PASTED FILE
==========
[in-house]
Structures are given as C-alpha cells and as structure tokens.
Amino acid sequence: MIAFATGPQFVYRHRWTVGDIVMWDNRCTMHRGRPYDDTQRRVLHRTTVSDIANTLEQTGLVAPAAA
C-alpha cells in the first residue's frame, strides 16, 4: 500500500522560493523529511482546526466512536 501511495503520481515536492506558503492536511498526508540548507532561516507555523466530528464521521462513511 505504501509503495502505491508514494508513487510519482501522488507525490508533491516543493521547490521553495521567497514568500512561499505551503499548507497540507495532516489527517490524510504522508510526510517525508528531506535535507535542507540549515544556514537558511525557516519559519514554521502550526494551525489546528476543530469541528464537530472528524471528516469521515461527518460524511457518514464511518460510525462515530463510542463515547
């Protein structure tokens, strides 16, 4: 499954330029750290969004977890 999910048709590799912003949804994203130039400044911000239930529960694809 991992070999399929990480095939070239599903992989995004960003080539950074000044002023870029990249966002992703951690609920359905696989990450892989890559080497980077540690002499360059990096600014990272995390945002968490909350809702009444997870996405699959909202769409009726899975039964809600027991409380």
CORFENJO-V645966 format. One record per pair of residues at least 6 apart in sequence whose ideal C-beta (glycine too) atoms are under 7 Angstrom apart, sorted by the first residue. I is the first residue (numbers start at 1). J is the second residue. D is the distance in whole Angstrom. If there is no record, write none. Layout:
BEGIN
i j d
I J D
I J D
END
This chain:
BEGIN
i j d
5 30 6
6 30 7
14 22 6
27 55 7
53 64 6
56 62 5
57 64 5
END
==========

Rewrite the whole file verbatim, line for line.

[in-house]
Structures are given as C-alpha cells and as structure tokens.
Amino acid sequence: MIAFATGPQFVYRHRWTVGDIVMWDNRCTMHRGRPYDDTQRRVLHRTTVSDIANTLEQTGLVAPAAA
C-alpha cells in the first residue's frame, strides 16, 4: 500500500522560493523529511482546526466512536 501511495503520481515536492506558503492536511498526508540548507532561516507555523466530528464521521462513511 505504501509503495502505491508514494508513487510519482501522488507525490508533491516543493521547490521553495521567497514568500512561499505551503499548507497540507495532516489527517490524510504522508510526510517525508528531506535535507535542507540549515544556514537558511525557516519559519514554521502550526494551525489546528476543530469541528464537530472528524471528516469521515461527518460524511457518514464511518460510525462515530463510542463515547
């Protein structure tokens, strides 16, 4: 499954330029750290969004977890 999910048709590799912003949804994203130039400044911000239930529960694809 991992070999399929990480095939070239599903992989995004960003080539950074000044002023870029990249966002992703951690609920359905696989990450892989890559080497980077540690002499360059990096600014990272995390945002968490909350809702009444997870996405699959909202769409009726899975039964809600027991409380």
CORFENJO-V645966 format. One record per pair of residues at least 6 apart in sequence whose ideal C-beta (glycine too) atoms are under 7 Angstrom apart, sorted by the first residue. I is the first residue (numbers start at 1). J is the second residue. D is the distance in whole Angstrom. If there is no record, write none. Layout:
BEGIN
i j d
I J D
I J D
END
This chain:
BEGIN
i j d
5 30 6
6 30 7
14 22 6
27 55 7
53 64 6
56 62 5
57 64 5
END